Before we venture into specific tools, techniques, and processes, we should pause and survey the scene of contemporary hand lettering. Truly, there is no lack of inspirational talent, especially among the pack leaders, the hand-lettering artists working side by side with global brands on highly visible advertising campaigns.
Let’s take a closer look.
Gemma O’Brien is a prolific Australian lettering artist with a style that is equal parts bold, organic, and ethereal. She uses a variety of tools and techniques but is perhaps most well-known for her ambitious, typographic murals.
O’Brien’s black and white Artloft mural for Volcom’s Costa Mesa headquarters is a gorgeous example of her ability to balance high-impact letterforms with a free flowing sense of compositional weightlessness.
Dublin, Ireland-based designer Steve Simpson is famous for his wild and whimsical approach to lettering. His work is often jam-packed with bright colors and fantastic characters, yet a keen sense of typographical hierarchy ensures that his hand lettering is never lost within a composition.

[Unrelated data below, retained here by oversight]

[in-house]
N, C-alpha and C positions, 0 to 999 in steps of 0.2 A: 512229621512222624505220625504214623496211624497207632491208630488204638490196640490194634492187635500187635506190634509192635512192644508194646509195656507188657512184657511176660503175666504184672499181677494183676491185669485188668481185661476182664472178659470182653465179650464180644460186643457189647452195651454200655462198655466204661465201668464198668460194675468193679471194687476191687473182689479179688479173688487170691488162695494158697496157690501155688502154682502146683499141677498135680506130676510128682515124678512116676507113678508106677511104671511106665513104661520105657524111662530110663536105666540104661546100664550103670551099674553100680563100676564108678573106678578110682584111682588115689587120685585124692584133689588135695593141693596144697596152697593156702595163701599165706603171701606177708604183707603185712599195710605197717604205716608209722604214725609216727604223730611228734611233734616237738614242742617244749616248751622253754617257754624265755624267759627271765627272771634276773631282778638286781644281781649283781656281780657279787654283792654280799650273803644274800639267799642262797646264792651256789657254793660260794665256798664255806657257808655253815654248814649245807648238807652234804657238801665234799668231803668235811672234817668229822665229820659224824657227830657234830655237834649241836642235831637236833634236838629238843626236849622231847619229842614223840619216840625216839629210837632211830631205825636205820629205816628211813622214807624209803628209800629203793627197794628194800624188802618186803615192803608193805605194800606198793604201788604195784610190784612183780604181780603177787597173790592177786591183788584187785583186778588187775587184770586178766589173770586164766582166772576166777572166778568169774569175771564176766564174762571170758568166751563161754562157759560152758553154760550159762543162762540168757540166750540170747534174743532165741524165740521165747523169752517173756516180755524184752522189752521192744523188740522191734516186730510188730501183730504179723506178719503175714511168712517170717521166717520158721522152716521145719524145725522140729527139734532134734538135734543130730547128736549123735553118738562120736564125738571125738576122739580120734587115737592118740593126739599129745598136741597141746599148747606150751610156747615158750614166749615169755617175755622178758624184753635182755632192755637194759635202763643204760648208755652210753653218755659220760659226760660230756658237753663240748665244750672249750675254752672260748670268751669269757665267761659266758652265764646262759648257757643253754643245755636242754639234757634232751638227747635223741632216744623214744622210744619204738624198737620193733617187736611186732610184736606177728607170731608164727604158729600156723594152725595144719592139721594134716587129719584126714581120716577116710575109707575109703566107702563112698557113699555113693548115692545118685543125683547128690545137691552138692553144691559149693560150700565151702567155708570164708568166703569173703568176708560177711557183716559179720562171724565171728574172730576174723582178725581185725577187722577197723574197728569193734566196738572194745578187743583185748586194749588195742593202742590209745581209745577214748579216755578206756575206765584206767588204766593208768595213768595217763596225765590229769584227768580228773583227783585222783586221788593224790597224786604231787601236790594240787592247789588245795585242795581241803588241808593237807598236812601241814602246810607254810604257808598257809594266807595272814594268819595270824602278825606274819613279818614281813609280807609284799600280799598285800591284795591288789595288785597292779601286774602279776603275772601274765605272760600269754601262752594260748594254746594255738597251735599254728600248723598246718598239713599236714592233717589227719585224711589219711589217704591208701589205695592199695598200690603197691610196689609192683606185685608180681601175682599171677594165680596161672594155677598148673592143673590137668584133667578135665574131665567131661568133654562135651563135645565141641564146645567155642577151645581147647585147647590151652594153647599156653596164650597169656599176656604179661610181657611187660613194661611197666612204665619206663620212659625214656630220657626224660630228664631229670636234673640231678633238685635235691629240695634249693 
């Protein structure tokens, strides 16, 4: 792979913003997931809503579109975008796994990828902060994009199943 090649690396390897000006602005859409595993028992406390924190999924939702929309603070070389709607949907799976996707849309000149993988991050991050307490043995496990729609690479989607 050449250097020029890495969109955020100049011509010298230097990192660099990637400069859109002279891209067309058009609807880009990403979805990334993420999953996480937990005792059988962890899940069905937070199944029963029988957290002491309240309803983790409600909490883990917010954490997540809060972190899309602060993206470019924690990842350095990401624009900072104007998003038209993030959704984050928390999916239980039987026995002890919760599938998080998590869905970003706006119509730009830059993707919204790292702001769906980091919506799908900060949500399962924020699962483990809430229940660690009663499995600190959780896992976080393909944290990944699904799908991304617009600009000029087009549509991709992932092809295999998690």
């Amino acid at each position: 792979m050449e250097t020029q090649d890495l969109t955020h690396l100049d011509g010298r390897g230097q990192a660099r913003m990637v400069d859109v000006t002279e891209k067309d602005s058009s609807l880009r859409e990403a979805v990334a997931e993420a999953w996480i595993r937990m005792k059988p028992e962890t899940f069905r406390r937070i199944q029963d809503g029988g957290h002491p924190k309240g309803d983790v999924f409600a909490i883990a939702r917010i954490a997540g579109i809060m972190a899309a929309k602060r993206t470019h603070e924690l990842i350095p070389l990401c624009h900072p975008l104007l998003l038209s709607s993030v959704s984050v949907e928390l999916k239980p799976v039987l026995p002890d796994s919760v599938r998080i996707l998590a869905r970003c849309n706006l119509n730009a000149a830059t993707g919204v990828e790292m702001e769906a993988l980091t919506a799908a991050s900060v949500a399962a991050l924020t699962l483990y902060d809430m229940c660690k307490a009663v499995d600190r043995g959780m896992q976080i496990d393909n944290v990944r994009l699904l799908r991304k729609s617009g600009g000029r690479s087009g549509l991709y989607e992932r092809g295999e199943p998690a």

Take, for instance, this label for a limited-edition bottle of Jameson Irish Whiskey. Simpson uses every square inch to tell a story. Details abound, but the Dublin devoted message rings through loud and clear.
The lettering and illustration work of Seattle-based artist Dana Tanamachi exemplifies elegance and sophistication at its finest. Her hand lettering style is tightly structured and ornamental, yet warm and approachable.
It’s no wonder, then, that Crossway Books felt comfortable commissioning Tanamachi to lead one of the most ambitious hand lettering projects on record—the ESV Illuminated Bible.
Paul Von Excite
Paul Von Excite is a Dutch designer specializing in lettering for brands. His custom logotypes are comprised of meticulously crafted letterforms, but at the same time, his work exudes a sense of buoyancy that is rare among corporate identities.